Dealing with COVID-19 has cost Cardiff Council £39m in the first four months of the financial year.
The huge costs are revealed in a report to the Council’s Cabinet which will also hear projections for next year’s budget, which could see the council having to find ways to bridge a £25.5m budget gap in 2021/22 in order to balance the books.
The £39m cost of COVID-19 is made up of both expenditure and lost income. The council has spent £26m on services related to tackling the effects of the virus and a further £13m has been lost in income.
A breakdown of the estimated £26m cost to the council of responding to the pandemic includes but is not limited to:
- £6.3m on adult social care;
- £5.2m spent on personal protective equipment (PPE);
- £3.3m on providing free school meals to around 12,000 pupils daily
- £1.9m on housing to support the homeless during the pandemic.
- £1.6m on bereavement services – (enabling the procurement of a temporary morgue facility);
The council has also revealed the £13m lost in income caused by the pandemic over the same period.
This includes but is not limited to:
- £3.5m lost in parking fees, parking penalties and Moving Traffic Offences (MTOs);
- £2.7m lost from cultural services;
- £1.75m lost from school catering.
Cabinet member for Finance, Modernisation and Performance, Cllr Chris Weaver, said: “Cardiff Council has reacted quickly to the crisis, changing the way we work, putting clear focus on maintaining essential services which deliver for our most vulnerable residents. Welsh Government has also stepped up to the plate and is helping to cover these huge costs to the council. If Welsh Government didn’t step in I’d hate to think of the financial black hole we could be facing now.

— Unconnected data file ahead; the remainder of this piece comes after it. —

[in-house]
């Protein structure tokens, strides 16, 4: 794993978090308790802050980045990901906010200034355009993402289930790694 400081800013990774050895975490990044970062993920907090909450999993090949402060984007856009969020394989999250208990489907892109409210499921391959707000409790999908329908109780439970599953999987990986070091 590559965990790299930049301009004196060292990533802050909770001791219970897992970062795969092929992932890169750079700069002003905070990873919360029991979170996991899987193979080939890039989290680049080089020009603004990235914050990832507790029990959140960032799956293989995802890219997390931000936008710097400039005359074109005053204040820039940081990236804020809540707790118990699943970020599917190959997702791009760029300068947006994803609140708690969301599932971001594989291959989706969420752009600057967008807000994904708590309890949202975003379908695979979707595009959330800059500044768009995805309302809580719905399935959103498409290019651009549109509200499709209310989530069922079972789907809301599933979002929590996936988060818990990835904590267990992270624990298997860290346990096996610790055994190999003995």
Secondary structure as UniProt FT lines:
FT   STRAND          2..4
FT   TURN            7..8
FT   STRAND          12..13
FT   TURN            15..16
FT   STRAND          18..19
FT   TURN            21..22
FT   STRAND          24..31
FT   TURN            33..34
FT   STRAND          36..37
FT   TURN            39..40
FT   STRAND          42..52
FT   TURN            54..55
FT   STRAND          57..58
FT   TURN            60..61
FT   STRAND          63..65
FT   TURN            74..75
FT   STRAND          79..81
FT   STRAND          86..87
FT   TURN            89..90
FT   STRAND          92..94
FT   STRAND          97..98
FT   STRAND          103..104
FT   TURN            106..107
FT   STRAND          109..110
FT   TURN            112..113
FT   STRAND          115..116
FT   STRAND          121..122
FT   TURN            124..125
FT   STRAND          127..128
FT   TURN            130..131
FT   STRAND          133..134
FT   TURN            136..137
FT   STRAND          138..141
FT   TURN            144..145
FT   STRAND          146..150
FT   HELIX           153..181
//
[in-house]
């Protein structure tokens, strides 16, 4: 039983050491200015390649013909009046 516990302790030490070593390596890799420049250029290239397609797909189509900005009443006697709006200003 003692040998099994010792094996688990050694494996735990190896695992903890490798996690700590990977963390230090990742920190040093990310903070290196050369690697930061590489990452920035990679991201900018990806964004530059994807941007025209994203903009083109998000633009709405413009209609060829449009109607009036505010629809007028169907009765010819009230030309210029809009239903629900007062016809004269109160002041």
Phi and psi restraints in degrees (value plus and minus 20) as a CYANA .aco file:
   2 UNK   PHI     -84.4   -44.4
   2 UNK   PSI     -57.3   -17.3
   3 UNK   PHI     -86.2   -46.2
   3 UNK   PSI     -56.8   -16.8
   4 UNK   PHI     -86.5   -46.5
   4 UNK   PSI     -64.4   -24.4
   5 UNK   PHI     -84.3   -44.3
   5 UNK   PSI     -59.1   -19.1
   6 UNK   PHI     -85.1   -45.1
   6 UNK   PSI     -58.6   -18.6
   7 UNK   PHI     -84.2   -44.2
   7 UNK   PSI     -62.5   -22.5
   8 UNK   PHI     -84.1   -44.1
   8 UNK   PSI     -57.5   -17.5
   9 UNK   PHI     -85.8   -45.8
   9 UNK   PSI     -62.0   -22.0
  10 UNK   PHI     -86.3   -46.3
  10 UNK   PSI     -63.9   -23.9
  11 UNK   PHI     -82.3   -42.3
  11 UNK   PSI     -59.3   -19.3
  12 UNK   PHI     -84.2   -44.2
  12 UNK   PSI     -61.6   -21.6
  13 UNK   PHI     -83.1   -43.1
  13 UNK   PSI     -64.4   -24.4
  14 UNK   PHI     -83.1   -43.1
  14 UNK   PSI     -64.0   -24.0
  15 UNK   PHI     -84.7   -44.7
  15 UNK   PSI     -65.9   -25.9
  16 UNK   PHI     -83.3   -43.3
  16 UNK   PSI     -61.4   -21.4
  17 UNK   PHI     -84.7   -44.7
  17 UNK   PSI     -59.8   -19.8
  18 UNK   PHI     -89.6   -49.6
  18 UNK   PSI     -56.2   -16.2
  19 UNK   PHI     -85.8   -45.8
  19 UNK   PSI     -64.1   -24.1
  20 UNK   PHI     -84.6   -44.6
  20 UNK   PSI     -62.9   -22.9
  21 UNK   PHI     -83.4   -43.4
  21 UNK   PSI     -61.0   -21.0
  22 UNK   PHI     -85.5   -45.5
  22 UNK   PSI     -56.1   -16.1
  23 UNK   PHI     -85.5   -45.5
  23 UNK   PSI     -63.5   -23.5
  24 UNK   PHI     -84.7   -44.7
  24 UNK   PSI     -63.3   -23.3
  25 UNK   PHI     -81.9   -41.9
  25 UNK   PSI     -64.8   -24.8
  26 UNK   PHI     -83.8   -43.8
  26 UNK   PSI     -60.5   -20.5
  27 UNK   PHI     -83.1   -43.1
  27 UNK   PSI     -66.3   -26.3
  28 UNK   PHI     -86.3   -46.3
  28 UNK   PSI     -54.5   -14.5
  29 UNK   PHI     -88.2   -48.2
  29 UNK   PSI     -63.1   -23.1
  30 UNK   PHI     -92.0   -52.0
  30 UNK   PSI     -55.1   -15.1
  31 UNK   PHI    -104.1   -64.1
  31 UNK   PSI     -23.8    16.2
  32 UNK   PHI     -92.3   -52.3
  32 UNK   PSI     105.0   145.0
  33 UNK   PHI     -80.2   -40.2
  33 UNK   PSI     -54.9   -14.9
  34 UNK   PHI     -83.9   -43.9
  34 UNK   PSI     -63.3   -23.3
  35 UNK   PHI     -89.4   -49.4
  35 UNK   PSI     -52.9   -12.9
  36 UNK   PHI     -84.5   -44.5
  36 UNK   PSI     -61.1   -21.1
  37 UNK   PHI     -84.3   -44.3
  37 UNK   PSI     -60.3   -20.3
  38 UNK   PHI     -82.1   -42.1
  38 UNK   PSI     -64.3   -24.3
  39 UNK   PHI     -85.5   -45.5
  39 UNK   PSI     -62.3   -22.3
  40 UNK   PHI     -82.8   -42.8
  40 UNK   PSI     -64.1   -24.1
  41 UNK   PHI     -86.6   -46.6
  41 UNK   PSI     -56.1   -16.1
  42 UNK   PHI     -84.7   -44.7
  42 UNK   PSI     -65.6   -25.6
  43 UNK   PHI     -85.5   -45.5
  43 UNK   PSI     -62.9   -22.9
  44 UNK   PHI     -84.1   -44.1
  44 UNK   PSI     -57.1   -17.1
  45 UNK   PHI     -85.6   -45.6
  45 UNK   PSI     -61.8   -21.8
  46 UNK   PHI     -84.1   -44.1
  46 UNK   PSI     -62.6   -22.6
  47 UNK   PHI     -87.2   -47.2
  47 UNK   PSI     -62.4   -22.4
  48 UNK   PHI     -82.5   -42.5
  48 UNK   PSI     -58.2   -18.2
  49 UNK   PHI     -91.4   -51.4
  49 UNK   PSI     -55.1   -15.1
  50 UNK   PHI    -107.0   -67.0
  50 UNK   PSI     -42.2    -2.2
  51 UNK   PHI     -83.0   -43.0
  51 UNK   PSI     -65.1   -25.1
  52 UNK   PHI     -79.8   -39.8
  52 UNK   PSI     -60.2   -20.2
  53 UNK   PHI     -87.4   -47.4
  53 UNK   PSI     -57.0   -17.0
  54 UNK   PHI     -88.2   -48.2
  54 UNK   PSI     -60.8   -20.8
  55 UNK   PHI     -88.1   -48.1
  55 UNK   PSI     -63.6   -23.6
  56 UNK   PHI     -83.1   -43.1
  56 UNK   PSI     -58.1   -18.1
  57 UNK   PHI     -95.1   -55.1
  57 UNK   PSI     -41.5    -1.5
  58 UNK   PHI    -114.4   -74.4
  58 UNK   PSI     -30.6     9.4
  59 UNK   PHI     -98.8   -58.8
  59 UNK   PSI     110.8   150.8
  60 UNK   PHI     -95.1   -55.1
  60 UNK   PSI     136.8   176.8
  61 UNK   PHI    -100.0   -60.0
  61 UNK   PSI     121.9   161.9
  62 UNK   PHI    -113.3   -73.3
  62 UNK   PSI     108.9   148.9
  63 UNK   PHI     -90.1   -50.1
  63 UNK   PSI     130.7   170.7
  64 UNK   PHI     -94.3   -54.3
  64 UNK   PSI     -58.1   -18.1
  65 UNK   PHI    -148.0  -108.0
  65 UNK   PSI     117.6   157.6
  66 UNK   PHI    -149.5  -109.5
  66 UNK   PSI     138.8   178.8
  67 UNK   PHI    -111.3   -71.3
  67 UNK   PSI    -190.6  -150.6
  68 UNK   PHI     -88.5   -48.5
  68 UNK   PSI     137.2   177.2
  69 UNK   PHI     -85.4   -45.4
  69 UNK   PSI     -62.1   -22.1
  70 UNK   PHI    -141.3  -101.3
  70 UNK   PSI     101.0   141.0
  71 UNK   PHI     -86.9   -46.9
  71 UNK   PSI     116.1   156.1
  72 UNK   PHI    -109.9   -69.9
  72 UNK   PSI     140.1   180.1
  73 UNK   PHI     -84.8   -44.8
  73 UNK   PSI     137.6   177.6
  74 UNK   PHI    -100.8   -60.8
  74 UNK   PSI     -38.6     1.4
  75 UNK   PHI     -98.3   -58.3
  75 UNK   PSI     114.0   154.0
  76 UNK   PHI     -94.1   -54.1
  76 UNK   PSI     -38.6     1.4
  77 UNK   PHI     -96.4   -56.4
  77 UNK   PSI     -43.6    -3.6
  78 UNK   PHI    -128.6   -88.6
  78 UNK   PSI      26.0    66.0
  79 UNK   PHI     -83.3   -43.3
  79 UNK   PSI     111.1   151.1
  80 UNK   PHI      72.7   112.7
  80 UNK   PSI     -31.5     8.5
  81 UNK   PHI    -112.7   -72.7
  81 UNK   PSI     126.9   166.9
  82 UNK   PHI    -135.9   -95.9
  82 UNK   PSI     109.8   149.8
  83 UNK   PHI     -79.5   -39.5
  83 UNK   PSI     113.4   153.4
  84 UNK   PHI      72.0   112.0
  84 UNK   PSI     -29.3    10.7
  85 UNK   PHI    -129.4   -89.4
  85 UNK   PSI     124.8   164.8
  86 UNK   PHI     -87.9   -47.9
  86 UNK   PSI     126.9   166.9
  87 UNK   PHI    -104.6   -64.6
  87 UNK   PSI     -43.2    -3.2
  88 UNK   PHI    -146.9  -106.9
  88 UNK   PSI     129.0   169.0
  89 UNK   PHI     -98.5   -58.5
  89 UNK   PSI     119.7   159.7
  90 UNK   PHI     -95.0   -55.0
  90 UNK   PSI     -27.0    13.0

“As it stands we have so far applied to Welsh Government to reimburse us for around £21.4m of expenditure, which is what we spent up to the end of June, and they have agreed to give us £19.6m of that. We will be applying for all other spend and lost income to be covered too as we look to tackle the virus and to do what we can to keep people safe and save jobs.
“We estimate that if Welsh Government doesn’t continue to help the council then a further £34m in lost income and expenses could be generated by year end. It’s vital they continue to back local authorities with the money which can help them survive this crisis.”
While Cabinet will consider the ongoing cost of dealing with COVID-19 when it meets on Thursday, September 17, it will also receive a report into the Council’s financial projections for next year.
The report will reveal an expected budget gap of £25.5m. Money which will have to be found if the council is to balance the books.
Cllr Weaver said: “Coming through the first COVID wave and seeing the cost of the pandemic in black and white is sobering enough. But now, on top of that, we are facing another huge financial challenge next year, a budget gap of £25.5m. This is beyond the costs of COVID and it looks like we will have to find at least £19m of that shortfall in savings. To do that we will have to look long and hard at everything we do.
“This council has already found £225m in savings over the past 10 years, and reduced staffing by 1,600 full time posts in that time. These are huge figures, and having cut so deep before, it becomes harder and harder to find places to go for more savings. Along with capital financing, schools and social services account for around 70% of the council’s budget. We have really delivered the majority of savings from other council functions over that time and it’s proving difficult to squeeze more out of these areas.
“We will bring forward a plan for residents to consider and consult on in December, but clearly we are looking at big changes to services now. We want to continue to deliver the services that residents, want and deserve, but that costs money and we are reaching a point where some really tough decisions will have to be made.
“At times like this – when economic recovery is desperately needed – it’s vitally important Government recognises the value of the public sector, and the role it can play in helping to deliver jobs and kick start projects. Positive talks are ongoing between Welsh Government and local authorities. But funding will be crucial to ensuring we can deliver the services people expect especially as we also face the possibility of a ‘No Deal’ Brexit during the worst recession ever recorded.”